- Obesity is the most common chronic disease in the United States. According to the CDC, about 93.3 million U.S. adults were affected by obesity from 2015-2016. Within 15 years, it is estimated that 50% of the U.S. adult population with suffer from obesity.
- Higher education levels are associated with a lower risk of obesity.
- Lifespan is estimated to be shorted by up to 8 years for those with a BMI greater than 40, which is comparable to the effects smoking.16
Frequently Asked Questions
What treatments are available for obesity?
Medical professionals can use a comprehensive, evidence-based approach to manage and treat obesity. This approach is comprised of four pillars: nutrition, physical activity, behavior, and medication. Treatment is tailored to the patient and their needs. Patients may be treated with combinations of any or all of the four pillars. Nutritional treatment includes implementing prepackaged meals, decreasing portion sizes, and decreasing intake of certain foods or types of foods. Physical activity treatment may include starting a walking program, or progressing to a regular workout pattern based on the patient’s current levels of activity. Behavioral goals can include modifications like eating slowly; eating smaller portions; paying attention to when, how, and what you eat; and identifying reasons or triggers for eating when not hungry. Medication is the last pillar; there are quite a few medications available that are approved for obesity and should be administered under the supervision of an obesity medicine specialist.
What are the classifications of obesity?
An easy way to classify obesity is on the basis of BMI. Class 1 being BMI 30 -34.9, Class 2 being BMI 35-39.9, and Class 3 being BMI more than 40. Although this is a commonly accepted classification of obesity it has its limitations as it does not counter in abdominal distribution of unhealthy weight which may signify a more serious case of obesity or racial disparities.
How fast should your body lose weight?
Active weight loss is loss of approximately 1 to 2 pounds per week, however, it can be very frustrating to lose 1-2 pounds at a time with all of the hard work it takes to lose weight. Seeing significant weight loss when initially starting the process can help people stick to their lifestyle changes. Fad diets which promise quick weight loss are rarely sustainable but there are healthy supervised weight loss programs to help with faster weight loss. The key is to find lifestyle changes which lead to weight loss that can also be maintained over time. Working with your provider to adopt a healthy weight loss plan is always the best solution.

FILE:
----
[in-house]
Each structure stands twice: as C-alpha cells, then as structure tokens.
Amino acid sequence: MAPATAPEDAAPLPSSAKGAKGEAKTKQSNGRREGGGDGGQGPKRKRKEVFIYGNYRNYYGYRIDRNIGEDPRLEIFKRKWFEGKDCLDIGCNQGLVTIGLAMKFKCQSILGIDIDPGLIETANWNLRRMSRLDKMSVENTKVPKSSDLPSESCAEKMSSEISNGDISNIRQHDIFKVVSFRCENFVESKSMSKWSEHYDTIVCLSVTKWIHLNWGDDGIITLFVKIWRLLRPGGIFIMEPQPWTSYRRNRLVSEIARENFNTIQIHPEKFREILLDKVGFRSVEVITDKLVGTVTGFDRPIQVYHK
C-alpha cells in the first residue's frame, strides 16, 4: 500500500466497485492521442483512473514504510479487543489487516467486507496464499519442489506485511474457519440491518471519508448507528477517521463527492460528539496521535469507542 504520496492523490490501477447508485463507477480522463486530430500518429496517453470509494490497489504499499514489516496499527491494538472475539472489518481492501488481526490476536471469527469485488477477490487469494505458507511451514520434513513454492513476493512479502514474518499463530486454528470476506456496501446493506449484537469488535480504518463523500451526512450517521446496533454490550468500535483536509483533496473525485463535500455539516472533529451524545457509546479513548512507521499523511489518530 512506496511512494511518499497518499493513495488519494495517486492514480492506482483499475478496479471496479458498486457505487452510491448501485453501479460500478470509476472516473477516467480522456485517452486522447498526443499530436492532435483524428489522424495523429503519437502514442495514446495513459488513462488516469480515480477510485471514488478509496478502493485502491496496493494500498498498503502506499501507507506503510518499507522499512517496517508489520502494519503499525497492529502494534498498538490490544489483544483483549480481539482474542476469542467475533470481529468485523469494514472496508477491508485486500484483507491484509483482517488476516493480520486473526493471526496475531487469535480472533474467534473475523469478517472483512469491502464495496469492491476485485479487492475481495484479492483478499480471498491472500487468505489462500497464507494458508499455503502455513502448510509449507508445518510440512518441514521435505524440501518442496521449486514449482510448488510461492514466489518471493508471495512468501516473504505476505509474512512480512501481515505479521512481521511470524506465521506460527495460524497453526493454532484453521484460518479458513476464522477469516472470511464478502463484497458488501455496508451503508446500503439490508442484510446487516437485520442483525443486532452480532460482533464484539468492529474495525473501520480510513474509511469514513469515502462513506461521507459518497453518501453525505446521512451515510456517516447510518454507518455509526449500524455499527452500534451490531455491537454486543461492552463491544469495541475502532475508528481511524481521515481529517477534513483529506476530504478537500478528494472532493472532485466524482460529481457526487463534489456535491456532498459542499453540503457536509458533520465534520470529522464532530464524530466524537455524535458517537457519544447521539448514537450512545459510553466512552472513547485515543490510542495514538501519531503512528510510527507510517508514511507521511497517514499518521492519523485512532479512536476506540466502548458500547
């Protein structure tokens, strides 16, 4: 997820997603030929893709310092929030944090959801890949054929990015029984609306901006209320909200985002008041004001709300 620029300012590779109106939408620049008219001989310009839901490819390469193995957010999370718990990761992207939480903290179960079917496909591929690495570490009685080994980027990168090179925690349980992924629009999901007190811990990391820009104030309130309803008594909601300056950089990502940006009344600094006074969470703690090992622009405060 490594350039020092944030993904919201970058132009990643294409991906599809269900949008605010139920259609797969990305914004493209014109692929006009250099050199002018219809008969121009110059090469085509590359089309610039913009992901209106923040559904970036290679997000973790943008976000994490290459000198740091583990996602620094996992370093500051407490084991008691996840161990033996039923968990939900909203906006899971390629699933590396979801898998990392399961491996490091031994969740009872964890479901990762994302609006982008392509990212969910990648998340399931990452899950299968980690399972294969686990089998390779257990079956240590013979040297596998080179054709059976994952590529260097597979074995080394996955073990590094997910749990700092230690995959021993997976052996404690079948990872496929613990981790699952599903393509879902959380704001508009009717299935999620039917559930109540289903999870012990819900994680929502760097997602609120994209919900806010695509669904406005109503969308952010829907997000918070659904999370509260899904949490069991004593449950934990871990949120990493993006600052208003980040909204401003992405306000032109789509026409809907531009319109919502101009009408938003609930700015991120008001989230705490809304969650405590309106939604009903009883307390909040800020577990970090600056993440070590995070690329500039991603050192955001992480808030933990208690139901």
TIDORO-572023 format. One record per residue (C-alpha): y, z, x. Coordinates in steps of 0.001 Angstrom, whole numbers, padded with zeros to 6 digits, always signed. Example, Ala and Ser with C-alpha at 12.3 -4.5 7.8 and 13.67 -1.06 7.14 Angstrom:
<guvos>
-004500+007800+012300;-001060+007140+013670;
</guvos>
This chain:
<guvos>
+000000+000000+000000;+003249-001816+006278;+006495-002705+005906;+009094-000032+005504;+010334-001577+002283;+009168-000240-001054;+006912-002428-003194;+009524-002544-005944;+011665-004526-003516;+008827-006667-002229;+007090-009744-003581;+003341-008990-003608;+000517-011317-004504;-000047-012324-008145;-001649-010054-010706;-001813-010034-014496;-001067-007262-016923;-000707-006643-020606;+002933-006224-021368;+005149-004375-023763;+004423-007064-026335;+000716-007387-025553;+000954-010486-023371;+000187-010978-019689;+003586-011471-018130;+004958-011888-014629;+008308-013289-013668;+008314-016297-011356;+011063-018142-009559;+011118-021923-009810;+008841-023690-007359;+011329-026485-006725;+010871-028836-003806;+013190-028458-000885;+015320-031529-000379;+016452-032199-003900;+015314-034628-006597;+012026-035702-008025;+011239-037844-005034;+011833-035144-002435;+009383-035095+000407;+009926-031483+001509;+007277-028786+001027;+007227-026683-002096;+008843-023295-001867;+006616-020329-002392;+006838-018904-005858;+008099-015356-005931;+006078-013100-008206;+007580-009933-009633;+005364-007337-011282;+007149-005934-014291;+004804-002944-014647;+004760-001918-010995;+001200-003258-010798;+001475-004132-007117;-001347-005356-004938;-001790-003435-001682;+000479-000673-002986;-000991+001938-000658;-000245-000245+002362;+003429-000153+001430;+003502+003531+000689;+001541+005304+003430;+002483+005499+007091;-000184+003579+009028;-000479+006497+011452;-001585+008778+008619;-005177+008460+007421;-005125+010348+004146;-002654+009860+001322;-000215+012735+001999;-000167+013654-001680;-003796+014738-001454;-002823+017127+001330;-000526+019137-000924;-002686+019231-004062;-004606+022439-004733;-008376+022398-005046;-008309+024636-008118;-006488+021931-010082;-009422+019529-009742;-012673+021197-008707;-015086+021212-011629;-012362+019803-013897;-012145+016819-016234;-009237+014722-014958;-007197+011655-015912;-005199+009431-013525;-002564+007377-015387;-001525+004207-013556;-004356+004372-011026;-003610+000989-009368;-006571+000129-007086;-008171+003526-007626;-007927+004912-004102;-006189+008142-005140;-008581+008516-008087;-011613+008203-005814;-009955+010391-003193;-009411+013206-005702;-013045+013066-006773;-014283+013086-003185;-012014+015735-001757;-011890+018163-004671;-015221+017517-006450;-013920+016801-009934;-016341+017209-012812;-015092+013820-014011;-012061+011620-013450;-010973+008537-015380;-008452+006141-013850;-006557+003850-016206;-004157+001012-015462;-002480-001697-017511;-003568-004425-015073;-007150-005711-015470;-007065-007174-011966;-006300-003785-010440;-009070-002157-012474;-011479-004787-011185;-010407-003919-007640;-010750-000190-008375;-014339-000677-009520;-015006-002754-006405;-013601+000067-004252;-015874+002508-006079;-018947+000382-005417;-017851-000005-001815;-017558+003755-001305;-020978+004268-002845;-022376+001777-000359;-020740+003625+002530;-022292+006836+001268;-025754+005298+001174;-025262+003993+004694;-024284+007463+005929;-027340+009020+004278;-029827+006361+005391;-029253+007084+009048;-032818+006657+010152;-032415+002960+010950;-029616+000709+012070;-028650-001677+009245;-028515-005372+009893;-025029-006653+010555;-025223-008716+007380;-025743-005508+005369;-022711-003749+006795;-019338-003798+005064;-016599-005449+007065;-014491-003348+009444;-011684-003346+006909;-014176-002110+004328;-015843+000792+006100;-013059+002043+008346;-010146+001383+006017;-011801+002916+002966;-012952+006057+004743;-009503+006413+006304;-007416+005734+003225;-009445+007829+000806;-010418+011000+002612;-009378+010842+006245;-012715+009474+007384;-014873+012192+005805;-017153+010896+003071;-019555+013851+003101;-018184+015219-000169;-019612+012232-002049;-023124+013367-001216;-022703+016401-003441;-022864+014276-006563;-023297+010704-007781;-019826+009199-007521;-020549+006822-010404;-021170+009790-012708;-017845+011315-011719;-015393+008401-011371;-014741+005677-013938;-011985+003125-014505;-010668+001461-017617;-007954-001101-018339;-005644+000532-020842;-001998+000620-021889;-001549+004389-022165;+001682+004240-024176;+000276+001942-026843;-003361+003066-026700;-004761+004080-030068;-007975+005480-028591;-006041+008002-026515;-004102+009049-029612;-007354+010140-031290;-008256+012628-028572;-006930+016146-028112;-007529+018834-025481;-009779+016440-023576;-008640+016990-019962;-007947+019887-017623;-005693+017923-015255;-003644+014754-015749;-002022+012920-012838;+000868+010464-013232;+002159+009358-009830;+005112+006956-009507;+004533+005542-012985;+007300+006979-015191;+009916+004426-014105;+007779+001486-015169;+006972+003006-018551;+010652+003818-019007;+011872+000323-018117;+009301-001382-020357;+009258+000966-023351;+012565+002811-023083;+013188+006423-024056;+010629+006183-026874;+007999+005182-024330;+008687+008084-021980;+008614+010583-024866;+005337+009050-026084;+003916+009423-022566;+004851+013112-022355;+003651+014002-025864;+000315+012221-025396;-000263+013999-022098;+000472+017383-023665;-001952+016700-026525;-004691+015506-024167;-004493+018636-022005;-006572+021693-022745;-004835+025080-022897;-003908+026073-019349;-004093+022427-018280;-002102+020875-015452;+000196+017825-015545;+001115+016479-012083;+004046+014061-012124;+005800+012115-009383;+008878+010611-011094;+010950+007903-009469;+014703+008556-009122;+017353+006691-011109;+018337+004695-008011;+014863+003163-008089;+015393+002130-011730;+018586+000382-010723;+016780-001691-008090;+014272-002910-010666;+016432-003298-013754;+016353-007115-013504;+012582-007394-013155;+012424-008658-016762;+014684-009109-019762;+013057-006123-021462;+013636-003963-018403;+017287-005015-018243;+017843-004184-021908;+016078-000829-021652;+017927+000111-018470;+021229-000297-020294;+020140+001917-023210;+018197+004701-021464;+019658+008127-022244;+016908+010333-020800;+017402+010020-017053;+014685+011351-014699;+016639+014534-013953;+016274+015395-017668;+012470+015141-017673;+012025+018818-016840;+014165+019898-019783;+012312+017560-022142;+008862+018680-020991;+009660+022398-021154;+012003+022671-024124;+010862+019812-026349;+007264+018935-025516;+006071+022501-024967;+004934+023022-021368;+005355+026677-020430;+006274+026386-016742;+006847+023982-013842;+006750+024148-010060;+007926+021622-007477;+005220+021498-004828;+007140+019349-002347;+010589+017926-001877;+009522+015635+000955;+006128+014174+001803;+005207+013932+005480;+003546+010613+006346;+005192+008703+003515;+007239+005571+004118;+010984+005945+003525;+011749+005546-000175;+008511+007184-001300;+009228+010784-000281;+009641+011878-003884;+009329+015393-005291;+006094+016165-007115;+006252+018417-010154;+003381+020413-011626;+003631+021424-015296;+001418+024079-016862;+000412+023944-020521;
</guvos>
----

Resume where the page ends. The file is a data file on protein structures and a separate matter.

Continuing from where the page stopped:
- Int J Obes (Lond). 2008 Dec;32 Suppl 7:S120-6. doi: 10.1038/ijo.2008.247.
- AMA Policy H440.842, 2013 Annual Meeting of the HOD
- Chaput JP et al. Obes Rev. 2012;13:681-691.
NHLBI. 2012. www.nhlbi.gov/health/health-topics/topics/obe/causes#. Accessed May 23, 2017.
Schwartz MW et al. Diabetes. 2003;52:232-238.
- http://www.uspreventiveservicestaskforce.org/uspstf11/obeseadult/obesesum.htm. Accessed April 5, 2017.
- Sicat J. https://obesitymedicine.org/obesity-and-genetics/. Accessed October 8, 2018.
- Gonsahn-Bollie S. https://obesitymedicine.org/what-causes-obesity/. Accessed October 8, 2018.
- Garvey WT et al. Lancet. 2009;373(9669):1083-1096.
- https://www.cdc.gov/media/releases/2017/p1003-vs-cancer-obesity.html. Accessed October 8, 2018.
Ligibel JA et al. J Clin Oncol. 2014;32(31):3568-74.
- Yuen M et al. 2016. Poster.
- Gonsahn-Bollie S. https://obesitymedicine.org/obesity-and-cancer/. Accessed October 8, 2018.
- Alexander LC. https://obesitymedicine.org/obesity-and-insulin-resistance/. Accessed October 8, 2018.
- Kucera J. https://obesitymedicine.org/sleep-apnea-and-obesity/. Accessed October 8, 2018.
- https://www.obesityaction.org/community/article-library/hypertension-and-obesity-how-weight-loss-affects-hypertension/. Accessed October 8, 2018.
- Engstrom D. https://www.obesityaction.org/community/article-library/obesity-and-depression/. Accessed October 8, 2018.
- Milken Institute Report. http://www.milkeninstitute.org/publications/view/833. Accessed April 30, 2017.
- Alexander LC. https://obesitymedicine.org/diseases-related-to-obesity/. Accessed October 8, 2018.
Photo courtesy of Obesity Canada.